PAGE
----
Structure-Based Mechanism for Oxidative Decarboxylation Reactions Mediated by Amino Acids and Heme Propionates in Coproheme Decarboxylase (HemQ).Celis, A.I., Gauss, G.H., Streit, B.R., Shisler, K., Moraski, G.C., Rodgers, K.R., Lukat-Rodgers, G.S., Peters, J.W., DuBois, J.L.
(2017) J Am Chem Soc 139: 1900-1911
- PubMed: 27936663
- DOI: 10.1021/jacs.6b11324
- Structures With Same Primary Citation
- PubMed Abstract:
Coproheme decarboxylase catalyzes two sequential oxidative decarboxylations with H 2 O 2 as the oxidant, coproheme III as substrate and cofactor, and heme b as the product. Each reaction breaks a C-C bond and results in net los ...
Coproheme decarboxylase catalyzes two sequential oxidative decarboxylations with H 2 O 2 as the oxidant, coproheme III as substrate and cofactor, and heme b as the product. Each reaction breaks a C-C bond and results in net loss of hydride, via steps that are not clear. Solution and solid-state structural characterization of the protein in complex with a substrate analog revealed a highly unconventional H 2 O 2 -activating distal environment with the reactive propionic acids (2 and 4) on the opposite side of the porphyrin plane. This suggested that, in contrast to direct C-H bond cleavage catalyzed by a high-valent iron intermediate, the coproheme oxidations must occur through mediating amino acid residues. A tyrosine that hydrogen bonds to propionate 2 in a position analogous to the substrate in ascorbate peroxidase is essential for both decarboxylations, while a lysine that salt bridges to propionate 4 is required solely for the second. A mechanism is proposed in which propionate 2 relays an oxidizing equivalent from a coproheme compound I intermediate to the reactive deprotonated tyrosine, forming Tyr • . This residue then abstracts a net hydrogen atom (H • ) from propionate 2, followed by migration of the unpaired propionyl electron to the coproheme iron to yield the ferric harderoheme and CO 2 products. A similar pathway is proposed for decarboxylation of propionate 4, but with a lysine residue as an essential proton shuttle. The proposed reaction suggests an extended relay of heme-mediated e - /H + transfers and a novel route for the conversion of carboxylic acids to alkenes.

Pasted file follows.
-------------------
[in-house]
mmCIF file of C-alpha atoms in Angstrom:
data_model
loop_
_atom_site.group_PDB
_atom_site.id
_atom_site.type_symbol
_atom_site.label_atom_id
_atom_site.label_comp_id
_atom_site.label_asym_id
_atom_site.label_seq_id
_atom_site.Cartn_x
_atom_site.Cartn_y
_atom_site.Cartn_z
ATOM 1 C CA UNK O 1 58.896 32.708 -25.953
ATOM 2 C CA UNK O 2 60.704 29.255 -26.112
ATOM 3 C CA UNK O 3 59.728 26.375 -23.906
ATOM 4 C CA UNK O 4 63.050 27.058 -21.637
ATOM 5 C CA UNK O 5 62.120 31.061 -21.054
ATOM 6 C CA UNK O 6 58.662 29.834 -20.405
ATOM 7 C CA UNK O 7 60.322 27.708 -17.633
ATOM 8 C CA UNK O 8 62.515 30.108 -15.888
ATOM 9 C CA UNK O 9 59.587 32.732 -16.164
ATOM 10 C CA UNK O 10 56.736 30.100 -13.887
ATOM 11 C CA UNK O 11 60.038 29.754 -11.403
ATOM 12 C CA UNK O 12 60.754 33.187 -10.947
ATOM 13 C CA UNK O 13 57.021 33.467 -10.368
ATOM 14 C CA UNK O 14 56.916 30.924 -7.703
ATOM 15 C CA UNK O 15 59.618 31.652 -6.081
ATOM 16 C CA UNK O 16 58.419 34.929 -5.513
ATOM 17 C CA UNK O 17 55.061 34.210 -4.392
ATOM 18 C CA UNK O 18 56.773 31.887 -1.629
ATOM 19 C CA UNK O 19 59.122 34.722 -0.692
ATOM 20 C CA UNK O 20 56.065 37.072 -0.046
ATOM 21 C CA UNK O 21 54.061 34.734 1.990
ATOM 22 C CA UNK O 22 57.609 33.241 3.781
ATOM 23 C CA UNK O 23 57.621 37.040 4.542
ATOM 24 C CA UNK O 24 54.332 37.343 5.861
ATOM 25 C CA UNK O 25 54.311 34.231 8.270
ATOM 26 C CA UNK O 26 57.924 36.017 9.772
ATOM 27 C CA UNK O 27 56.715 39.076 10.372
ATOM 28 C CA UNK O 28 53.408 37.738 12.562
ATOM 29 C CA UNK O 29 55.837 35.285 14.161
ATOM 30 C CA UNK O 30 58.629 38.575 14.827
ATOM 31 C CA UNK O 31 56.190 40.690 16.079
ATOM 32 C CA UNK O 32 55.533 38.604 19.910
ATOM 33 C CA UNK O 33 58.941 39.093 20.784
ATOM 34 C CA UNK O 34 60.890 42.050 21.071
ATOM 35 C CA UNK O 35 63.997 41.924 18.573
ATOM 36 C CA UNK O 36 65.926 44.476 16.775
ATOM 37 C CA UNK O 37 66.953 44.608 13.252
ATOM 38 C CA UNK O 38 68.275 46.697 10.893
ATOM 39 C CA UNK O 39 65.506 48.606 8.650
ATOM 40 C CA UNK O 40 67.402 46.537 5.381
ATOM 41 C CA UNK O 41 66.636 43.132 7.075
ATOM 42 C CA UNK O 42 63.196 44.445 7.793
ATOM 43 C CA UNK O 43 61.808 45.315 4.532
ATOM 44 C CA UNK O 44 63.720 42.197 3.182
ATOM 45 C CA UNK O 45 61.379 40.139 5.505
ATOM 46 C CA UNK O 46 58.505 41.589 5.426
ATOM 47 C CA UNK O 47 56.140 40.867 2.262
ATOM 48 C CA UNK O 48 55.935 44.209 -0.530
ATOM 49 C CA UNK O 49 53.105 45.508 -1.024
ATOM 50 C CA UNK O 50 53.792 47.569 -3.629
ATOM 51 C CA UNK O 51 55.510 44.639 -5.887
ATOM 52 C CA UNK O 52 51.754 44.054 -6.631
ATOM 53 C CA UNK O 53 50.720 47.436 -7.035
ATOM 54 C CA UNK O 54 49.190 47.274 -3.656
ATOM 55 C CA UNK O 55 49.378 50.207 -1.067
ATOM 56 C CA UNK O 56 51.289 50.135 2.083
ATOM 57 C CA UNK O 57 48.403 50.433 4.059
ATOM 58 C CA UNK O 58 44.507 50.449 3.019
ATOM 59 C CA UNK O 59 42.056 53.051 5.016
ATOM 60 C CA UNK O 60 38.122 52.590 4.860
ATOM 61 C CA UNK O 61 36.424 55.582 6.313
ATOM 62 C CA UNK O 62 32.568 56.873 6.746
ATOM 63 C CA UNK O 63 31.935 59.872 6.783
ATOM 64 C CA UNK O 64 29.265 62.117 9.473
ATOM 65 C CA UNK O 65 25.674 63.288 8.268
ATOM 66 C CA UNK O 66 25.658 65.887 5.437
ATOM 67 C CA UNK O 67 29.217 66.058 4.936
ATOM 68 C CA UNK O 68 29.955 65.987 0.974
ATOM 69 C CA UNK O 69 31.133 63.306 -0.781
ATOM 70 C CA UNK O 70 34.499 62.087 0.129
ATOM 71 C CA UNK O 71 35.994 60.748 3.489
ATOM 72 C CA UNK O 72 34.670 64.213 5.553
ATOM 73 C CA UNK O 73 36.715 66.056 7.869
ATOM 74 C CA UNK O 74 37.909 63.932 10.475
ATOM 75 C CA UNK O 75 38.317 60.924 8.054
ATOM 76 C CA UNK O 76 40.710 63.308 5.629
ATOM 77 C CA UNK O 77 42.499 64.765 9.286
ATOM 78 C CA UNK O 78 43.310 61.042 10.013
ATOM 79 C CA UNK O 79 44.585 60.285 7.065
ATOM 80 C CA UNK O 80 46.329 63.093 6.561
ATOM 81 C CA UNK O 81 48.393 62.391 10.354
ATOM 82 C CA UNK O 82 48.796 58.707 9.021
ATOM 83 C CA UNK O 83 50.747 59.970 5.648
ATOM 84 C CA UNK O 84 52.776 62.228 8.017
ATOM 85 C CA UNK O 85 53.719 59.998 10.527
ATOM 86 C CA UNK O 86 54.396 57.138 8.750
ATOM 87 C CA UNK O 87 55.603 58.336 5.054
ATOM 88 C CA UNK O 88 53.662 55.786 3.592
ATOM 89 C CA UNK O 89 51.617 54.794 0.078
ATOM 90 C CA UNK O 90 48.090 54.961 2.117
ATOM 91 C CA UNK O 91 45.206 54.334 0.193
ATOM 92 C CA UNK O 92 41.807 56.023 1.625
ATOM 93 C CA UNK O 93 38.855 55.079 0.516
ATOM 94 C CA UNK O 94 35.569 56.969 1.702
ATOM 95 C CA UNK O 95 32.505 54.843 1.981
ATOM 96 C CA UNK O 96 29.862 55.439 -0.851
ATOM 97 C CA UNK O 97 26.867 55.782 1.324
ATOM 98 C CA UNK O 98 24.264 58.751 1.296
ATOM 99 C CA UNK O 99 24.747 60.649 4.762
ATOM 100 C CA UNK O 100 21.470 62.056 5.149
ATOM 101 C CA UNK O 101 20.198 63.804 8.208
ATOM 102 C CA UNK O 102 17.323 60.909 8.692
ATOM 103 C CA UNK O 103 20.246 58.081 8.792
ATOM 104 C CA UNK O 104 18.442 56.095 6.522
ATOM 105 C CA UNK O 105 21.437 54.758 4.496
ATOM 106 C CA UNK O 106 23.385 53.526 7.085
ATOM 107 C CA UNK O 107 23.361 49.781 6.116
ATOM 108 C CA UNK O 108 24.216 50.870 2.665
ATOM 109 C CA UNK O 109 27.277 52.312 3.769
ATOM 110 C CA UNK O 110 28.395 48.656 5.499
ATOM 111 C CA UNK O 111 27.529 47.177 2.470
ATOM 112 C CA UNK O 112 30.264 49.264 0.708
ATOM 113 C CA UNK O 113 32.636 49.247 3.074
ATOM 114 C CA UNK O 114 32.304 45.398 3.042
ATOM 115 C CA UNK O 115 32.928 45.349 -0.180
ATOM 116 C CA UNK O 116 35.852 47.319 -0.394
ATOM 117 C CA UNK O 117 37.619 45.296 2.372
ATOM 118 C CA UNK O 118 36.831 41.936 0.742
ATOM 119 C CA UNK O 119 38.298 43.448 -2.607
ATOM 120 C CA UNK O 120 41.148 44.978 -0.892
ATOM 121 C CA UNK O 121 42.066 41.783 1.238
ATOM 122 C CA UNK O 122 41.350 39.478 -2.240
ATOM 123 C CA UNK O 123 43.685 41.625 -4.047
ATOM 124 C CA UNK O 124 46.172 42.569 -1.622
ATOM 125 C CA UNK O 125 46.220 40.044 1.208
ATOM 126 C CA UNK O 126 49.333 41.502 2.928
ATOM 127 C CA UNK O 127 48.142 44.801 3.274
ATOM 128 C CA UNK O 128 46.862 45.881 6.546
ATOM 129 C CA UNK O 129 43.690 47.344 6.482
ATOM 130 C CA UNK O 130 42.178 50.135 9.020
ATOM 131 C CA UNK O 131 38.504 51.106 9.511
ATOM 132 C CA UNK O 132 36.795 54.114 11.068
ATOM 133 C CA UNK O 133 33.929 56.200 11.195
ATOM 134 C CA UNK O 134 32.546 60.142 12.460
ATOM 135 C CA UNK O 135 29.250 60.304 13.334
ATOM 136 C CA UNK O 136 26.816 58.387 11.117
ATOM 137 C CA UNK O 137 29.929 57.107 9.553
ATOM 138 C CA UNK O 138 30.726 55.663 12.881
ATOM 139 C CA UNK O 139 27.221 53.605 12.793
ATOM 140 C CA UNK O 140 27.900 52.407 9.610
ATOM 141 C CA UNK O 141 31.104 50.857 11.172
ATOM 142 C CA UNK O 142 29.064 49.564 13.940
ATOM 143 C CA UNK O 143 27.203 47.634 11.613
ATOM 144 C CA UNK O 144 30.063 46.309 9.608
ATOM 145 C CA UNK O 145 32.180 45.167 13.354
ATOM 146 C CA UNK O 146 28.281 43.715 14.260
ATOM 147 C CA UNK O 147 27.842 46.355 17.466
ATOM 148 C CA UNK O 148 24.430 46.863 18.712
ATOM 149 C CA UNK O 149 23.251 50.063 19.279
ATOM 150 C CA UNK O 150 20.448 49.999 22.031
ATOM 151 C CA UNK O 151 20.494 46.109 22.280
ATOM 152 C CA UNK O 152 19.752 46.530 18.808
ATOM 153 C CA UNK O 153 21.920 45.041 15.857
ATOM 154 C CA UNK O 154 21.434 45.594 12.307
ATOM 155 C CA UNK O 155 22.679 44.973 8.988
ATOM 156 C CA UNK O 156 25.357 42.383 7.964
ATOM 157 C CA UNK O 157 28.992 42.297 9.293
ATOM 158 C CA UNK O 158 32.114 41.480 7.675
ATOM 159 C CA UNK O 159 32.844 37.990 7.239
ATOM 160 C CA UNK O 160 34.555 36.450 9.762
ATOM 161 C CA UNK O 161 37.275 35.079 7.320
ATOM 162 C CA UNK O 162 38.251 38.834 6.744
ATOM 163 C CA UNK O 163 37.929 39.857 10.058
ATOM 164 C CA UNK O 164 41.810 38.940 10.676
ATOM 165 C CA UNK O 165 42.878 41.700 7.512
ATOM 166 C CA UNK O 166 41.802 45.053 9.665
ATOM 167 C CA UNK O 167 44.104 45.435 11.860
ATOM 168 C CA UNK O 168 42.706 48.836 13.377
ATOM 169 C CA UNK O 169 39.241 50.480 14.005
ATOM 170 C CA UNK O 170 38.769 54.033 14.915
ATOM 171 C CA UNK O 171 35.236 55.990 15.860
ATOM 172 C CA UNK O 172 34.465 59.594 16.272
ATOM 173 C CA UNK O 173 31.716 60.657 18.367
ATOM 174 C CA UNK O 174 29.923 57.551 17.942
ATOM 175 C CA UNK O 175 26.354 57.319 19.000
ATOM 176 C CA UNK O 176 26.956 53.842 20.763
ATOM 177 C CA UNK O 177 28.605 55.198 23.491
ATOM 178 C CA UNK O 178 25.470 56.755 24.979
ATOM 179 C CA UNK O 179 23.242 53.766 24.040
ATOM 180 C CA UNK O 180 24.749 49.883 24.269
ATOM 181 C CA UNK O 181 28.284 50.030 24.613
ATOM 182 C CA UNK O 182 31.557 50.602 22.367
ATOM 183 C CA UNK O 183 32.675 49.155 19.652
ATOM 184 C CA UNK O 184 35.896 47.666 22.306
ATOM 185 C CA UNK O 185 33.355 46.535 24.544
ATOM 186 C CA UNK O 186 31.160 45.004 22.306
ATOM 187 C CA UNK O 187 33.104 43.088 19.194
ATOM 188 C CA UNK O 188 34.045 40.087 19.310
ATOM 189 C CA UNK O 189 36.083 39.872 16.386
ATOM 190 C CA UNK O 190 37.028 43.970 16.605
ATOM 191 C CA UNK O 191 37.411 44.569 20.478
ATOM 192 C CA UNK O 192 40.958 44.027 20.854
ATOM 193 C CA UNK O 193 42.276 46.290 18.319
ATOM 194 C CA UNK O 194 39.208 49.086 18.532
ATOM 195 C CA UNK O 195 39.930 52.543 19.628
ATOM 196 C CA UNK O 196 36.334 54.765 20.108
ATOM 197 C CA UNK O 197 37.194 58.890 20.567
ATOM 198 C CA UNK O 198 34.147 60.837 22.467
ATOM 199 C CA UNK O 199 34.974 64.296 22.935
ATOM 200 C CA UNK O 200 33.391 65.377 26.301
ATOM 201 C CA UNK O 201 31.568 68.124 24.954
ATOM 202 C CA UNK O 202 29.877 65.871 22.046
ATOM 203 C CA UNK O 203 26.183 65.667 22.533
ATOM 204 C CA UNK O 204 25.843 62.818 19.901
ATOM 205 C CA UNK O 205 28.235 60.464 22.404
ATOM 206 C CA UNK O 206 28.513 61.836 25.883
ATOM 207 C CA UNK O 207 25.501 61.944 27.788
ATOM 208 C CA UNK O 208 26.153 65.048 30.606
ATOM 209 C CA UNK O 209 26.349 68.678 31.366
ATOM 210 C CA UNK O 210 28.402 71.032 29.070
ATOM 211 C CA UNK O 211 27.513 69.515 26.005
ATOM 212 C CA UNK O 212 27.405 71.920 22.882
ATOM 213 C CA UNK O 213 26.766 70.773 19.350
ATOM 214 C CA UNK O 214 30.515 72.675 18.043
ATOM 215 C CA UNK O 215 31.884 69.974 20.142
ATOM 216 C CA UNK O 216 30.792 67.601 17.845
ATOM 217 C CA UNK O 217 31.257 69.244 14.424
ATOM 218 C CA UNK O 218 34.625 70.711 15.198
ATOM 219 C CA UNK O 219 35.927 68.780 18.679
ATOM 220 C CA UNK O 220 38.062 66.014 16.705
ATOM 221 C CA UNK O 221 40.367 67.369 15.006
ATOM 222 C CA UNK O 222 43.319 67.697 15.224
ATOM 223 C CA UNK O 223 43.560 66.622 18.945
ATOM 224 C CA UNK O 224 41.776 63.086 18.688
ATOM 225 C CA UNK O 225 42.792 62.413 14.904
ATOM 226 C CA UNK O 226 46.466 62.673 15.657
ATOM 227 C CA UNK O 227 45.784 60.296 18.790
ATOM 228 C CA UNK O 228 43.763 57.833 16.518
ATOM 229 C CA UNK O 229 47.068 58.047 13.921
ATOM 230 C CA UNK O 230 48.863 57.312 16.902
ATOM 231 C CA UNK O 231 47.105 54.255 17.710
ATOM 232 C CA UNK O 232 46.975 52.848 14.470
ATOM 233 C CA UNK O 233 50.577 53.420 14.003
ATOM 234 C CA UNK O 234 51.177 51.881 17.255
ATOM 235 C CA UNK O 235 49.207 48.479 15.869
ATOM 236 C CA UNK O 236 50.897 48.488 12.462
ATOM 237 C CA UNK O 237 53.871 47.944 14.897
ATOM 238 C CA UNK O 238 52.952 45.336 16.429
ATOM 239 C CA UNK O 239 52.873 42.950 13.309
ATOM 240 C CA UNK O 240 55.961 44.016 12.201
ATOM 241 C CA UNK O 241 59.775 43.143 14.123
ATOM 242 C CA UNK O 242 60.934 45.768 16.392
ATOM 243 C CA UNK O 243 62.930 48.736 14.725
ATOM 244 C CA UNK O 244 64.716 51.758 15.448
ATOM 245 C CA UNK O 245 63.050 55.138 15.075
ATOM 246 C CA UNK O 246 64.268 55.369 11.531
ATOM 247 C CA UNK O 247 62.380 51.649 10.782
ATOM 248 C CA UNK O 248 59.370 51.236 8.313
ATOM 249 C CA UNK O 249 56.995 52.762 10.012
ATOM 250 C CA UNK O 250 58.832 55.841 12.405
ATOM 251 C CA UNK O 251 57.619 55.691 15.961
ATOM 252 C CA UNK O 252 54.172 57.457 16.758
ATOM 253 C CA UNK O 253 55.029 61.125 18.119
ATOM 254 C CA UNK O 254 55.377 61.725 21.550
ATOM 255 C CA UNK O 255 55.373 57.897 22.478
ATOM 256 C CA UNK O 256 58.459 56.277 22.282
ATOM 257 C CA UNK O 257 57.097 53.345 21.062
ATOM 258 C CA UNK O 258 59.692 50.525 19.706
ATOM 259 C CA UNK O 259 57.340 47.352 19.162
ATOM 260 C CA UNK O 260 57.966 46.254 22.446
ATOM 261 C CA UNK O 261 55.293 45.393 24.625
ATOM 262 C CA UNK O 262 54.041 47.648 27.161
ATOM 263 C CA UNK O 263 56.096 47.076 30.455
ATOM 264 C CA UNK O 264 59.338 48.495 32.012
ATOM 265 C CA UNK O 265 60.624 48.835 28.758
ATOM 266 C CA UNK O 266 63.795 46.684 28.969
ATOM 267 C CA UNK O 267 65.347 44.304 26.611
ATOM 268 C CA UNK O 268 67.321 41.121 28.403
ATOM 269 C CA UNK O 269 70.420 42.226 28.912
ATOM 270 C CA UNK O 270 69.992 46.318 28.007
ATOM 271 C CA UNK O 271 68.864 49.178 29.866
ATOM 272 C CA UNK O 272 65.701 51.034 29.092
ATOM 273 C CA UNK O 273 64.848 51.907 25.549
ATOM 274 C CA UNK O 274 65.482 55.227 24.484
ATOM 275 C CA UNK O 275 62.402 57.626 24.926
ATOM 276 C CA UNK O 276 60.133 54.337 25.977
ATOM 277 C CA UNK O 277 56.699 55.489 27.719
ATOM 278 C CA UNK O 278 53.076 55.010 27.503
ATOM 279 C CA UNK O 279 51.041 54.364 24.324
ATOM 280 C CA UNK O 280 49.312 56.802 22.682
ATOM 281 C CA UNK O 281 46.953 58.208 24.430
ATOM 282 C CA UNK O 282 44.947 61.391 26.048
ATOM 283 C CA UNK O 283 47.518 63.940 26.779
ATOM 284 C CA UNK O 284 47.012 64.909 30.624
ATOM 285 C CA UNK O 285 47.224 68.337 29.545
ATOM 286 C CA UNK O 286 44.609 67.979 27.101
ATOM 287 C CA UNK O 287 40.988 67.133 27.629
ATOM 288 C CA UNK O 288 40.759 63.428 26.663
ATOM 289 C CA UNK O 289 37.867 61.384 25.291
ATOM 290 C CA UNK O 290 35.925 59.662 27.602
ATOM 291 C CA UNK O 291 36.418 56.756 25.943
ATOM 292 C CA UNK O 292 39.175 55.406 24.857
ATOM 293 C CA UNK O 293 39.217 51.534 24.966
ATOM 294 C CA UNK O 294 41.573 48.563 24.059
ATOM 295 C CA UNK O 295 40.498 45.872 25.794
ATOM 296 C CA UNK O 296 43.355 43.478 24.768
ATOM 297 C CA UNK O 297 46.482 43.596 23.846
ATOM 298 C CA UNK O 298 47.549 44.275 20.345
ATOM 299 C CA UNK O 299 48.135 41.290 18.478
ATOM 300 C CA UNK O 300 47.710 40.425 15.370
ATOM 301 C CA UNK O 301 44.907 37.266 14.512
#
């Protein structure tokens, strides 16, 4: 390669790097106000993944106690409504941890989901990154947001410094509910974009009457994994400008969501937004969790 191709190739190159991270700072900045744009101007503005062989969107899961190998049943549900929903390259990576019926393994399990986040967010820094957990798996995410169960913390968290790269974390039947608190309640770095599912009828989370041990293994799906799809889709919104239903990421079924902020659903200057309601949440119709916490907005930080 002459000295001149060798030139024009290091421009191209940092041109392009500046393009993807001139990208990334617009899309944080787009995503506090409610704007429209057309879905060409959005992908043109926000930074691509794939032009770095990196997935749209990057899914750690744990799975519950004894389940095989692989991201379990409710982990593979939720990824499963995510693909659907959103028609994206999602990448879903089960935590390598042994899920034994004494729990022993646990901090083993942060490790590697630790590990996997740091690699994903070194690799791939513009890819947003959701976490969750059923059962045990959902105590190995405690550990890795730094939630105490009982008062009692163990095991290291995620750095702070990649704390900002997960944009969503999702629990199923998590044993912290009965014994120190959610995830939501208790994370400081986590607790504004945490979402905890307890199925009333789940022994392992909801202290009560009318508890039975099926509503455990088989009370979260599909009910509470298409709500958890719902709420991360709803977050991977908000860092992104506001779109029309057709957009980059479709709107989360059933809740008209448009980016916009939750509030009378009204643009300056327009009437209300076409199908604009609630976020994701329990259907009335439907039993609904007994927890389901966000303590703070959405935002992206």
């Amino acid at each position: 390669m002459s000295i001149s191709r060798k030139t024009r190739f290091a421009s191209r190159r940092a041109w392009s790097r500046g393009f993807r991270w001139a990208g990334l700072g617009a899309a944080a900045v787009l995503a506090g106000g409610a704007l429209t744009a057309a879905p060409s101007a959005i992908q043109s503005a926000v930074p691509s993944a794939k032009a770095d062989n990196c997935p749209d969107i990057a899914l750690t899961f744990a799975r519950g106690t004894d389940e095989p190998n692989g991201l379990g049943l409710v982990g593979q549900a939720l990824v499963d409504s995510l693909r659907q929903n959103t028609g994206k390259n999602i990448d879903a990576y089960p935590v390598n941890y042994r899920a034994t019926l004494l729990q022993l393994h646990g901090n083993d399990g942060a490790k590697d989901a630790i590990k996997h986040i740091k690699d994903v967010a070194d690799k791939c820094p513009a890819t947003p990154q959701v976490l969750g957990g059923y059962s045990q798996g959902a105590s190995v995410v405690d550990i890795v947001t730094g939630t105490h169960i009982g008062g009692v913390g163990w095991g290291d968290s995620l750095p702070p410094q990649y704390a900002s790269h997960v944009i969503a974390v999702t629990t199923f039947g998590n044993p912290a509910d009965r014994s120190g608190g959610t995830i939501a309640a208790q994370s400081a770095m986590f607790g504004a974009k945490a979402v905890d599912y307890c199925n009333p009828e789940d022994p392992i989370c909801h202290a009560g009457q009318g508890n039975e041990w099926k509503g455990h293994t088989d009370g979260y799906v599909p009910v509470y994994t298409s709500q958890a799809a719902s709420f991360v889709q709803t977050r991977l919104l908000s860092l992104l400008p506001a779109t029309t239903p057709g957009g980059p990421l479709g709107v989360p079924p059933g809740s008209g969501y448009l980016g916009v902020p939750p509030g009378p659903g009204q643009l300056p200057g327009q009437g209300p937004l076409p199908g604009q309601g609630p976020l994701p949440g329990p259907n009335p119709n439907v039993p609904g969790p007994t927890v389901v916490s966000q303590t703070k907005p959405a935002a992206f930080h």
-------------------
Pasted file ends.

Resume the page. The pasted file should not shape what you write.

Department of Chemistry and Biochemistry, Montana State University , Bozeman, Montana 59717-3400, United States.